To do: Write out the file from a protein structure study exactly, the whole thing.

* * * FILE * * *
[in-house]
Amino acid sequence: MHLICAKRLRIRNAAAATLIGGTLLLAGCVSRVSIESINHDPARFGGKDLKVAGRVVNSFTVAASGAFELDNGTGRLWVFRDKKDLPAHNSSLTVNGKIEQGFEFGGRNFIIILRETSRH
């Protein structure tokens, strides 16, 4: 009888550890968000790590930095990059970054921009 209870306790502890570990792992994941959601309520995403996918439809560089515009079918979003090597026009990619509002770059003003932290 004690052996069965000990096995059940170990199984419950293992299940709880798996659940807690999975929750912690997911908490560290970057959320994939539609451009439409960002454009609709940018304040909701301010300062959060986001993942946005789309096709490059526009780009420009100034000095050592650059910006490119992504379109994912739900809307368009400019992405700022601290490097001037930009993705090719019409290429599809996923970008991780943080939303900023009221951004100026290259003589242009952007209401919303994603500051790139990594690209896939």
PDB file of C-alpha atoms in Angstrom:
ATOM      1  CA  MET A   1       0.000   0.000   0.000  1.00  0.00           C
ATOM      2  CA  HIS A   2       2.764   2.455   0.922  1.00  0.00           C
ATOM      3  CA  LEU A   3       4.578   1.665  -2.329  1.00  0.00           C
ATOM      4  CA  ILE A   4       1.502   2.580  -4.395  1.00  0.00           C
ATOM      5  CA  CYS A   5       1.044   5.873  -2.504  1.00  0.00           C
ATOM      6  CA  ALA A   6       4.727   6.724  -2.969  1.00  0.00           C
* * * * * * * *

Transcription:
[in-house]
Amino acid sequence: MHLICAKRLRIRNAAAATLIGGTLLLAGCVSRVSIESINHDPARFGGKDLKVAGRVVNSFTVAASGAFELDNGTGRLWVFRDKKDLPAHNSSLTVNGKIEQGFEFGGRNFIIILRETSRH
């Protein structure tokens, strides 16, 4: 009888550890968000790590930095990059970054921009 209870306790502890570990792992994941959601309520995403996918439809560089515009079918979003090597026009990619509002770059003003932290 004690052996069965000990096995059940170990199984419950293992299940709880798996659940807690999975929750912690997911908490560290970057959320994939539609451009439409960002454009609709940018304040909701301010300062959060986001993942946005789309096709490059526009780009420009100034000095050592650059910006490119992504379109994912739900809307368009400019992405700022601290490097001037930009993705090719019409290429599809996923970008991780943080939303900023009221951004100026290259003589242009952007209401919303994603500051790139990594690209896939």
PDB file of C-alpha atoms in Angstrom:
ATOM      1  CA  MET A   1       0.000   0.000   0.000  1.00  0.00           C
ATOM      2  CA  HIS A   2       2.764   2.455   0.922  1.00  0.00           C
ATOM      3  CA  LEU A   3       4.578   1.665  -2.329  1.00  0.00           C
ATOM      4  CA  ILE A   4       1.502   2.580  -4.395  1.00  0.00           C
ATOM      5  CA  CYS A   5       1.044   5.873  -2.504  1.00  0.00           C
ATOM      6  CA  ALA A   6       4.727   6.724  -2.969  1.00  0.00           C